Recently, I’ve gotten to know a lot of local business owners. Many of them are running retail shops selling products and services, but there are also a lot of people working in offices both downtown and in their homes. A large number of them use the Internet to make a living. The primary difference between these two groups is market size and how it makes or breaks businesses these days.
Many retail businesses have a finite market size, while an Internet business can have a global market size. Traditionally, a small retail business that sells physical products out of its building on Main Street can only sell to whomever walked in the door, meaning its total potential number of customers, or market size, is the number of people who live in the area plus a small number of tourists. However, not everyone in that group is interested in purchasing from a local business. The number of actual customers can be quite small, especially in bleak economic times like these.
Contrast that to a business in Carrboro that operates out of an office and has its store online. It provides electronic products and services and doesn’t have money wrapped up in physical inventory. Its potential number of customers is in the billions. The actual number of paying customers can be quite large, even in rough times.
So, the difference is just math, really. Local business has to make it by selling to a small number of people. Global business can get it done by selling to a large number of people. Which do you think has a better chance of success?
In the new local economy, there is a type of business that combines the physical and Internet. It’s a hybrid business that sells with bricks and clicks, kind of like a hybrid car that runs on gas sometimes and electricity at other times. It’s a transitional business type that helps people adjust to new business realities.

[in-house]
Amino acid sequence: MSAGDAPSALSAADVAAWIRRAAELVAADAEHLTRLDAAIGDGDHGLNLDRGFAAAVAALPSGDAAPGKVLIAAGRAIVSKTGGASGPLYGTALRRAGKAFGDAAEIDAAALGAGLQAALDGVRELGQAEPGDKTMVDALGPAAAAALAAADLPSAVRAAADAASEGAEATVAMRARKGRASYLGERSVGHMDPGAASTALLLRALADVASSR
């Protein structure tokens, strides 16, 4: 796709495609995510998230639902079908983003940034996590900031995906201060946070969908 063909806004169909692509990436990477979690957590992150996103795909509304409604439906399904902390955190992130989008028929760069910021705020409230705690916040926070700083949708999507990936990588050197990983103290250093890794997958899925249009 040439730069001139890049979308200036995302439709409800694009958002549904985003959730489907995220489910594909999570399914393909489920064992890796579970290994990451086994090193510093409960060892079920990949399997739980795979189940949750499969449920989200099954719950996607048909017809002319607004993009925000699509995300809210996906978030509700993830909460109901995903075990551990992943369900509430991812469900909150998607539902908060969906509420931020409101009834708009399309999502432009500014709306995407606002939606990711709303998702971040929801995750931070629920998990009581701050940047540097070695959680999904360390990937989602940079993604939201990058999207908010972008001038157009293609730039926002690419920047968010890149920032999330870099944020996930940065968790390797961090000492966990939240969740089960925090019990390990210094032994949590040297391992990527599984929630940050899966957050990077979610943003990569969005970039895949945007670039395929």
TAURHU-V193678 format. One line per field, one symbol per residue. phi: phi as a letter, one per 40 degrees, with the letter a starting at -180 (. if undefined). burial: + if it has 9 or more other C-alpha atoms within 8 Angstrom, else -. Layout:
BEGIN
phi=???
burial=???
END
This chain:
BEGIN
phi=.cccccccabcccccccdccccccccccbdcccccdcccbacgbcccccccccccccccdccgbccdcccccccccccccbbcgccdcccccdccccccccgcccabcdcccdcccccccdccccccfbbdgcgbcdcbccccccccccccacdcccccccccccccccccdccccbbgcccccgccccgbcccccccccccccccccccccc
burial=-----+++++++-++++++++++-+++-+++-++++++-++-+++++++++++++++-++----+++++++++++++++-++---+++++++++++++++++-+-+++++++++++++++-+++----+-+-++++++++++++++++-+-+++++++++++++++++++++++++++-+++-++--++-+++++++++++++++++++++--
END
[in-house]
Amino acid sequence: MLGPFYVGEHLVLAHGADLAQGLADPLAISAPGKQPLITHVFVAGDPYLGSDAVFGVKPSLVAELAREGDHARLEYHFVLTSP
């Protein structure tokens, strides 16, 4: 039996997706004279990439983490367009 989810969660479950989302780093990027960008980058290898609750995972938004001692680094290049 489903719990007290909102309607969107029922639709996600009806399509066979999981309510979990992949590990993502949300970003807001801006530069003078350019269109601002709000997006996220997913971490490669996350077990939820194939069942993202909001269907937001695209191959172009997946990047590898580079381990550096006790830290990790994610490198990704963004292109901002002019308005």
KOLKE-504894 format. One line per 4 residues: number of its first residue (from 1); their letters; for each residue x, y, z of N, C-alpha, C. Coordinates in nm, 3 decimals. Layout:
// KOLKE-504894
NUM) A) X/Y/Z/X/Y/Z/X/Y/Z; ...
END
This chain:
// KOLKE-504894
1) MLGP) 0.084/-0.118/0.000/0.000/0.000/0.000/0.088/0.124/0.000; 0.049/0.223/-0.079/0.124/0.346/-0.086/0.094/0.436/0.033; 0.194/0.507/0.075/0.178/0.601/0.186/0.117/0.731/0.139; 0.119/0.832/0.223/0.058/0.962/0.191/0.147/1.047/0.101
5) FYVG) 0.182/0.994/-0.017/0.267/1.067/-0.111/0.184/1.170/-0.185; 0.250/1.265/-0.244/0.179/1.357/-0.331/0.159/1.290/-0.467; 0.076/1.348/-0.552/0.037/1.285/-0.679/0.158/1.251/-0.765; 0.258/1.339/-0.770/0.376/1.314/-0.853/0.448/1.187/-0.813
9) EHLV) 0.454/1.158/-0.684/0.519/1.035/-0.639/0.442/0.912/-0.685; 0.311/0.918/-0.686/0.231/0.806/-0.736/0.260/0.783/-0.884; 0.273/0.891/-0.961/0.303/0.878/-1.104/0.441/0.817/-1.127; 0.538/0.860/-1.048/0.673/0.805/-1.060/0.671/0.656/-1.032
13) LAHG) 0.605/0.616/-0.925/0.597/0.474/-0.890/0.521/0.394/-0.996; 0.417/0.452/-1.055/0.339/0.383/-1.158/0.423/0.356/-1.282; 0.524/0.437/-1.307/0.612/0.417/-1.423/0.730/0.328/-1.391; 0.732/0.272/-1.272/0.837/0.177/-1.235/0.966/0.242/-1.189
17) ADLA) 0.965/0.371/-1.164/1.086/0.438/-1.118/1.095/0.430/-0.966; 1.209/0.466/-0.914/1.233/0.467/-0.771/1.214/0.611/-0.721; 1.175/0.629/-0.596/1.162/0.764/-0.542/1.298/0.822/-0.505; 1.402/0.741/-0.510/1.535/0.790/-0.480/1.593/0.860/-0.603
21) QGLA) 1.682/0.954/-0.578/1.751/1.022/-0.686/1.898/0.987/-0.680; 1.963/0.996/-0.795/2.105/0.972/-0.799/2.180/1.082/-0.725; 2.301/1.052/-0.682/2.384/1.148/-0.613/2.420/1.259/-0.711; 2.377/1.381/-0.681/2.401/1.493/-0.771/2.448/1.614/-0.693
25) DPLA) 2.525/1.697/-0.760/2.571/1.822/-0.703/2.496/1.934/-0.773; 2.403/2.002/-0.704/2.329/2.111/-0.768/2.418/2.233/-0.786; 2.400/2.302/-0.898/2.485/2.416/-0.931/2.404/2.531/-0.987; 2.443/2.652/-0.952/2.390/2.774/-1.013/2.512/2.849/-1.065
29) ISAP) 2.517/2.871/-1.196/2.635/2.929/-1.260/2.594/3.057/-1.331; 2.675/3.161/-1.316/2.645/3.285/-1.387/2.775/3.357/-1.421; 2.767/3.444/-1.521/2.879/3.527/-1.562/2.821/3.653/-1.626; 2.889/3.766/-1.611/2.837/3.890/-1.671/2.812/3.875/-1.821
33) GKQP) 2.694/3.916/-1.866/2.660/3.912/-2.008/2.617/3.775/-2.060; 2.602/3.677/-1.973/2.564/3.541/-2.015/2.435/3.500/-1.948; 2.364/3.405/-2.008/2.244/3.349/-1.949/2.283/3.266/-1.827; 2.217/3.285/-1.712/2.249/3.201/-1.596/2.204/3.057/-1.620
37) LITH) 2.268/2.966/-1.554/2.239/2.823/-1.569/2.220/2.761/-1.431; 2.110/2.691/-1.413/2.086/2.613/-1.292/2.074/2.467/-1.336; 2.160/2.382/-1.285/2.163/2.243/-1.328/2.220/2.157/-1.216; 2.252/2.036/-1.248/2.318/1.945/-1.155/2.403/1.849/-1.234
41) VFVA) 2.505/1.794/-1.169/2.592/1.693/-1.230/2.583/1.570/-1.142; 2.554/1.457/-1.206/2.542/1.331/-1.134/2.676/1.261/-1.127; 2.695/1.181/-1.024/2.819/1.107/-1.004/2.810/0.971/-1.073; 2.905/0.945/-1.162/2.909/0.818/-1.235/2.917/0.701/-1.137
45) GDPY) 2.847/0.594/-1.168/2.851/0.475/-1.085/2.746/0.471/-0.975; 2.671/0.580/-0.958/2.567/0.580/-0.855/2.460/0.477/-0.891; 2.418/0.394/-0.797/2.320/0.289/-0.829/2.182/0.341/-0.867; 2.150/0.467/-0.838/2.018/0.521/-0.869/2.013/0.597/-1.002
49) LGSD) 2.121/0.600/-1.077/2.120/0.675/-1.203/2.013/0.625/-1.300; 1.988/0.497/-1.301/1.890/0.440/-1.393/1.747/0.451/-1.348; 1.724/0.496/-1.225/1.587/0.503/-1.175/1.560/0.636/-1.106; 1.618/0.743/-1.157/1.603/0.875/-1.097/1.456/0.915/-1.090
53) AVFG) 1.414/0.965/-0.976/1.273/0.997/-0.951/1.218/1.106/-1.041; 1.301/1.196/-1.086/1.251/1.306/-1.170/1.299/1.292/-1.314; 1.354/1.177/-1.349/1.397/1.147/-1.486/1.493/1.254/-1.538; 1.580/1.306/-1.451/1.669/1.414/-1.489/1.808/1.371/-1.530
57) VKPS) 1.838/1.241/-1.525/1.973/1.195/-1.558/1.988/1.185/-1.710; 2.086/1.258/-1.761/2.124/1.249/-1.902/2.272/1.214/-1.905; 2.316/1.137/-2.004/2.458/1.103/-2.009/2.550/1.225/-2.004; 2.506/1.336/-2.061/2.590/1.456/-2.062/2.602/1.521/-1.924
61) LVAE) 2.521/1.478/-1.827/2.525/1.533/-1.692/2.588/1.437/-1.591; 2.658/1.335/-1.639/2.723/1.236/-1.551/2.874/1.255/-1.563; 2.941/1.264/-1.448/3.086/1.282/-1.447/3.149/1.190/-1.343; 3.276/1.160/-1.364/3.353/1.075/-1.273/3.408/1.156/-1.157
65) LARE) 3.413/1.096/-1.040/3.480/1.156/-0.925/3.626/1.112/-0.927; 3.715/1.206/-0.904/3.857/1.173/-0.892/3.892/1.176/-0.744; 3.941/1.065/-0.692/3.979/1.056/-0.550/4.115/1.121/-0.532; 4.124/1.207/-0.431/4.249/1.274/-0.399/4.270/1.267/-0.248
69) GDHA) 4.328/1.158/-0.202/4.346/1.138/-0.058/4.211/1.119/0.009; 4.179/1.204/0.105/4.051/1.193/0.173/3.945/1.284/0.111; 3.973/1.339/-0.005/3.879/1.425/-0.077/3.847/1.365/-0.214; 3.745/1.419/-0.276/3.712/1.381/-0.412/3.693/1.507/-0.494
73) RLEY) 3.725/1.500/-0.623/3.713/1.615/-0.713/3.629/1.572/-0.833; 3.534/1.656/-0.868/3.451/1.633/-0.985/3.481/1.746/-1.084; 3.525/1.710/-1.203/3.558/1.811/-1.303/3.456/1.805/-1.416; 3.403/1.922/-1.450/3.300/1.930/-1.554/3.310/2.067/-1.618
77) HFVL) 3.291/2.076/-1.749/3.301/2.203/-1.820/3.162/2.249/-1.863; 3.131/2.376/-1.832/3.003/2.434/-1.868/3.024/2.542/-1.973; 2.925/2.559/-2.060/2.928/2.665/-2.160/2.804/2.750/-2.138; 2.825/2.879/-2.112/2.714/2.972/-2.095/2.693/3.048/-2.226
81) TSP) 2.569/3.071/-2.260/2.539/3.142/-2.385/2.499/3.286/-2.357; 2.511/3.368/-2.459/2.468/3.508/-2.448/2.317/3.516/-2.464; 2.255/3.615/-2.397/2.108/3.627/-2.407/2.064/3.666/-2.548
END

Carrboro needs new kinds of businesses that do a bit of local retail and a bit of online sales. The traditional business isn’t going away; we will always be physical beings that require physical space, and will always prefer to touch and smell things before we buy them.
Here’s a hypothetical example of a brick-and-click business: Jane’s Art Gallery on Main Street has a small storefront. She participates in 2ndFriday Artwalk and shows work by local artists all week long. But while folks are milling around looking at the latest painting in her store, Jane is putting pictures online and selling them, both on her own website and community sites like Etsy.com. To add to the mix and increase her chances of a good profit, Jane has licensed a line of jewelry to a big retail chain. That work is submitted online, and negotiations with the customer happen via email. Payment comes electronically too. She also sells graphic-design services to clients in Australia that love her style. This is but one of hundreds of possible online businesses that mix a physical retail business with an online one.
As existing local businesses look for new revenue streams, they should consider our global neighbors as potential customers. They are local to us, thanks to the giant Internet highway. The money made on a sale to a person in China could end up in Carrboro – a place where we welcome diverse groups of people and ideas from all over the world.
This opinion piece I wrote was originally published in the Carrboro Citizen on August 18, 2011. I cross-post it here with their permission.